Bertrand Russell was born in England in 1872, the godson of John Stuart Mill. His parents died when he was three and he was brought up by his deeply religious grandmother. He studied mathematics and philosophy, and later taught at Cambridge University. He traveled widely, to China and Russia, as well as to the United States, where he taught for a brief period. His work covers virtually all areas of philosophical inquiry, from logic through philosophy of religion and philosophy of mind to ethics. He made major contributions to logic, especially with his Principia Matematica (written with Alfred North Whitehead), philosophy of language, and epistemology.

Russell received the Nobel Prize for Literature in 1950.

Though he never was a doctrinaire pacifist, Russell's opposition to World War I and the Vietnam War, which he regarded as senseless slaughters, led to loss of his Cambridge fellowship and two imprisonments—on the last occasion at the age of ninetyfour. An agnostic, he debated the Jesuit philosopher, Father F. C. Copleston on the existence of God. He was asked what he would say to God, when, after death, he was asked by God why he didn't believe in Him. Russell replied, “God, why did you make the evidence for your existence so insufficient?” He died in 1970 at the age of ninetyseven.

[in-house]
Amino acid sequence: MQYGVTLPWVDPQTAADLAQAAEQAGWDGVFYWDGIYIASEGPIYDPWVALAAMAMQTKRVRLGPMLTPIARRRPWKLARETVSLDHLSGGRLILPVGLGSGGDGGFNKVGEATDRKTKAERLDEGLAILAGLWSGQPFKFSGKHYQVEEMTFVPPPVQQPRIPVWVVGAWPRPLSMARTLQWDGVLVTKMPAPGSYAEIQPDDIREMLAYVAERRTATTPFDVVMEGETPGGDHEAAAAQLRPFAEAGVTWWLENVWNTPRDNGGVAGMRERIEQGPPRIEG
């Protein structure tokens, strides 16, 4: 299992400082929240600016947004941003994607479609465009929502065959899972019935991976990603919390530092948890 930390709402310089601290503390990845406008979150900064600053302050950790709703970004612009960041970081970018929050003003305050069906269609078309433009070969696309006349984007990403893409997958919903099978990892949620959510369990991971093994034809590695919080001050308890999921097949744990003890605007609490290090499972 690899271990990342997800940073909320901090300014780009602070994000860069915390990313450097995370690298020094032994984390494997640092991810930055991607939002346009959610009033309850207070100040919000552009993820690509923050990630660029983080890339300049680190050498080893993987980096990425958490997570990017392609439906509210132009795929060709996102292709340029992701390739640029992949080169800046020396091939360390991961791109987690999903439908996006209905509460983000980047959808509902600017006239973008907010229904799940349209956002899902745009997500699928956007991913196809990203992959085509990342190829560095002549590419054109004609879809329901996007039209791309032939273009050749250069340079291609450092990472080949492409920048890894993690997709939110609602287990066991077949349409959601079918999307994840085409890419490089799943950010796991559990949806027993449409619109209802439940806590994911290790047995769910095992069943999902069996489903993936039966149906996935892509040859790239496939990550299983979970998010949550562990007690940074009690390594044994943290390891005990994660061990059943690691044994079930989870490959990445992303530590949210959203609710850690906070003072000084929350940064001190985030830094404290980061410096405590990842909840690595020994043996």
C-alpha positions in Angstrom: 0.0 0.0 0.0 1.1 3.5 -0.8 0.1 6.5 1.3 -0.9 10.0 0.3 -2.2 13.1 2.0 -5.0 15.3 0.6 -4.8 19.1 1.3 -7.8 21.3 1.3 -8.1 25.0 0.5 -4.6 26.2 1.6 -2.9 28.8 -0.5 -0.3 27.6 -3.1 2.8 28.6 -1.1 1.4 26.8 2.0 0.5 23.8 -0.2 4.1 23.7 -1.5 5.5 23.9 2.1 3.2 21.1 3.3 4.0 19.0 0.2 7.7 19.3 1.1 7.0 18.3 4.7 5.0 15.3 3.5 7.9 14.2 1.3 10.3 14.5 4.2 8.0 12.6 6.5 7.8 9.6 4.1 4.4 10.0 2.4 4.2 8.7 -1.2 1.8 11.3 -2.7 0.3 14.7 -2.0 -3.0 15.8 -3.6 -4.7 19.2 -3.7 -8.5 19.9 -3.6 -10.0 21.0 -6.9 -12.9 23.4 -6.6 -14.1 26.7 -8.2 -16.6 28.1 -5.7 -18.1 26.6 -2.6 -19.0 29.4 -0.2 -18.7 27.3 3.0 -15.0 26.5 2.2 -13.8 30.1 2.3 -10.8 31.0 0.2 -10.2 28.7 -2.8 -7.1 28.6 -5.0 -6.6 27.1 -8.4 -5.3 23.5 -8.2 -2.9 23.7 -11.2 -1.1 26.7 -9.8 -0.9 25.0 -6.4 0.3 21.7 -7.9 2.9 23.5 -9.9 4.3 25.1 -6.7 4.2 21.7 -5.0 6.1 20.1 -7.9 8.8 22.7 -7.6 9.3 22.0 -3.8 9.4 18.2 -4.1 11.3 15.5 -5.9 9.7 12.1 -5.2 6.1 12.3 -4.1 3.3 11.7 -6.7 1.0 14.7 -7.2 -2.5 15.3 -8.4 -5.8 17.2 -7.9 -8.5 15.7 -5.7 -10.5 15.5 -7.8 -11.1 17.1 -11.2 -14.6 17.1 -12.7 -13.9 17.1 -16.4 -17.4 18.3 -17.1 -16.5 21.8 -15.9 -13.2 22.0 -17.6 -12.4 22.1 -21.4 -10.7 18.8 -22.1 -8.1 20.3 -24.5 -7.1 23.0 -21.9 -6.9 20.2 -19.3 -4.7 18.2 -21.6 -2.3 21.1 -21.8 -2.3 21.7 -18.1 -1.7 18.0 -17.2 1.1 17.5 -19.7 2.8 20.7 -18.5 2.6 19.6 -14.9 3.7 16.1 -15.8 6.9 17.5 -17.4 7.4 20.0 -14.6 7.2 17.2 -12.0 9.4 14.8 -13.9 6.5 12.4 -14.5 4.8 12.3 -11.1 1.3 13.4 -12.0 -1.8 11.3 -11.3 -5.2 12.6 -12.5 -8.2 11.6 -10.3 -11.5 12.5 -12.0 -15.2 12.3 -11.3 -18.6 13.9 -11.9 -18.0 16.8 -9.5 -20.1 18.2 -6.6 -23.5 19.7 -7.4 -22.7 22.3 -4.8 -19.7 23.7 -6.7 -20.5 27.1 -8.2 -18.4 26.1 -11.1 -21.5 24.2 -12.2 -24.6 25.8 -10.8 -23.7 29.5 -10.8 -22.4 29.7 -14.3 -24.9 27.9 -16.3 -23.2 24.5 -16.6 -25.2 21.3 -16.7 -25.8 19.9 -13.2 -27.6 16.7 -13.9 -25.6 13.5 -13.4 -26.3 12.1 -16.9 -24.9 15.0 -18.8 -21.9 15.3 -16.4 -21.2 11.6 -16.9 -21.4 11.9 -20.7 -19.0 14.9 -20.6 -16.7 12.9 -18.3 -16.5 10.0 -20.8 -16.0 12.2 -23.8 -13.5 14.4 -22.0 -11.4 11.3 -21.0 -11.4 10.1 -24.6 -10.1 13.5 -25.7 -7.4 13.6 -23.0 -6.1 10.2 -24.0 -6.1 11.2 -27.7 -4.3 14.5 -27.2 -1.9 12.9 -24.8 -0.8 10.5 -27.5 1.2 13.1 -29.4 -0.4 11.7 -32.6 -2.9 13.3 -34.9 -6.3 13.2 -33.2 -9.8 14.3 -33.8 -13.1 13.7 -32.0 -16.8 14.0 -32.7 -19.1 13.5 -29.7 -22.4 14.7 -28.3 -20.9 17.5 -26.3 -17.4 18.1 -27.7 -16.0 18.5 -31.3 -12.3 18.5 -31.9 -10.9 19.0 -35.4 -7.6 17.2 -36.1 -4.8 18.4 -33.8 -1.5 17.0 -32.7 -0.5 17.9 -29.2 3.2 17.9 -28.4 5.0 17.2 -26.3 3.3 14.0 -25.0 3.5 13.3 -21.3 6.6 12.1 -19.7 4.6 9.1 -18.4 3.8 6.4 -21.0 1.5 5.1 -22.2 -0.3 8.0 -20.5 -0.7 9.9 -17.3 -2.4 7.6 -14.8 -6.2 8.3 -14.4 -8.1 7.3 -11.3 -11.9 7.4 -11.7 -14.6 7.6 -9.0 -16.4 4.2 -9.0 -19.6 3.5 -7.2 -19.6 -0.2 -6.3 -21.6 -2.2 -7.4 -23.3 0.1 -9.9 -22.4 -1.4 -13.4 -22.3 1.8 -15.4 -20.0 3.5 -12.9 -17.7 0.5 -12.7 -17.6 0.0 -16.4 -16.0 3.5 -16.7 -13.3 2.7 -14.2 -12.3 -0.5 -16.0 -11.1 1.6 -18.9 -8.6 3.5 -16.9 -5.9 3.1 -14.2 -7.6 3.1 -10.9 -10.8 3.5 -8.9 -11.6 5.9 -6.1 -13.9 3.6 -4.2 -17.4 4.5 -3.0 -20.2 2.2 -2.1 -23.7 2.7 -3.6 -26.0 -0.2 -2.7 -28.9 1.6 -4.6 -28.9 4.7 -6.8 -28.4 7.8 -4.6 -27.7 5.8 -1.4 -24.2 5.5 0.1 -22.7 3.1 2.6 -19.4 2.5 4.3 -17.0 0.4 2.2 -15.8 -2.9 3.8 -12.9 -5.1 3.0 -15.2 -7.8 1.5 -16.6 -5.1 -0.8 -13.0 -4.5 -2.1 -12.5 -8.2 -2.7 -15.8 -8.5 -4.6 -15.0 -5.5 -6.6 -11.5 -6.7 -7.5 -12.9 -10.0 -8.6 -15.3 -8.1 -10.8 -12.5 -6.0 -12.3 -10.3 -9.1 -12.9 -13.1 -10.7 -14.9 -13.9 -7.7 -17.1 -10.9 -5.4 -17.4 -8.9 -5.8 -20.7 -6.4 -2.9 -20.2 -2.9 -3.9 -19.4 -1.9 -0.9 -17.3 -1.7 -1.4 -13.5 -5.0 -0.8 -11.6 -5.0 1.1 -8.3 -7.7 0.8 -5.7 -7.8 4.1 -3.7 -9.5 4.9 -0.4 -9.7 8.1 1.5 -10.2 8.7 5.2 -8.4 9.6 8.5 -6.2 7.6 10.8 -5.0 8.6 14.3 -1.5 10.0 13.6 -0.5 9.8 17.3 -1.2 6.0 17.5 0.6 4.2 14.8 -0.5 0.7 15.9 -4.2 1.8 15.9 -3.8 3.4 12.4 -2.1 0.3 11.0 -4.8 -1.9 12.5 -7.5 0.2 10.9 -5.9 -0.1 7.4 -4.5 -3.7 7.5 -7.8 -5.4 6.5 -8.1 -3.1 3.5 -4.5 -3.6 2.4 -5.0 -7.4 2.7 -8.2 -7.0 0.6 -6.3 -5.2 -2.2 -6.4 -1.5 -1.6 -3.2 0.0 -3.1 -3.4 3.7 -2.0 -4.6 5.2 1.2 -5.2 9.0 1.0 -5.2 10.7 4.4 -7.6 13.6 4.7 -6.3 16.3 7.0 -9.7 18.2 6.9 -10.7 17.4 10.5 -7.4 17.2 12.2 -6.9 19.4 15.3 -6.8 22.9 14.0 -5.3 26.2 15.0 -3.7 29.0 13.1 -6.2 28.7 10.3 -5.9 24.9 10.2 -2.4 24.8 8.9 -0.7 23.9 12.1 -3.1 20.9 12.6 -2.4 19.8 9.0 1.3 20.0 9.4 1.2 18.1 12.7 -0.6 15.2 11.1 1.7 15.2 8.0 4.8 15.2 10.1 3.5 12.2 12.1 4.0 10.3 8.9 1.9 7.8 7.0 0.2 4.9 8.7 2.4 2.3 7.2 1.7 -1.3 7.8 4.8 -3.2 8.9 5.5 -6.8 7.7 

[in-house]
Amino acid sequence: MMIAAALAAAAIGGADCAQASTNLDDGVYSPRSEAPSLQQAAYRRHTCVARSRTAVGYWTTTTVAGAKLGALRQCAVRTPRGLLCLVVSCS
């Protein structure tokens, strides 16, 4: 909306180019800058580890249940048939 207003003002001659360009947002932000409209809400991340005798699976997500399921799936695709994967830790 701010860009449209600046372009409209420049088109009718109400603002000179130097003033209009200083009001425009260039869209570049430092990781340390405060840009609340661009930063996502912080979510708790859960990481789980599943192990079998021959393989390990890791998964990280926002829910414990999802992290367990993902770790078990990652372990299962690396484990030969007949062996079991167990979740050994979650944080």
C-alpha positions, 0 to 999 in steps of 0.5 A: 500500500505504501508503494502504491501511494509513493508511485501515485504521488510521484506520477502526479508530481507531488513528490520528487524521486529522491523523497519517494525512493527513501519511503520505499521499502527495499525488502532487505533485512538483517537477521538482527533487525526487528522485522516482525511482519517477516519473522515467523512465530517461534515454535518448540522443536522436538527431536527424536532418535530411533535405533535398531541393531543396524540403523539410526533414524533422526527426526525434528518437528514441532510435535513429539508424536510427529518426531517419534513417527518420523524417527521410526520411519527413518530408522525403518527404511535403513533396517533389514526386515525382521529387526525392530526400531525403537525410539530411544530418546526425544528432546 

Our first reading, from The Problems of Philosophy, is one of the most succinct, insightful outlines of the central notions of epistemology. Russell wrote in his preface, “In the following pages I have confined myself in the main to those problems of philosophy in regard to which I thought it possible to say something positive and constructive, since merely negative criticism seemed out of place. For this reason, theory of knowledge occupies a larger space than metaphysics in the present volume, and some topics much discussed by philosophers are treated very briefly, if at all.” In the first few chapters Russell defends a Lockean (see John Locke, Chapter 19) or representationalist view of sense perception, holding that there is a real world but that we never know it directly. Of special importance is his defense of the Correspondence theory of truth (chapter XII), which may be contrasted with William James's Pragmatic theory of truth (see James, Chapter 31).

In our last selection, “A Free Man's Worship,” Russell attempts to find meaning and morality in a life or world without God or a transcendental being. The world, Russell laments, is an absurd, godless tragedy, in which nature, omnipotent but blind, has brought forth rational, purposeful children who are superior to their mother, and as such can discover moral ideals with which to sustain themselves in this ultimately meaningless existence. Morality doesn't need religion for legitimation.


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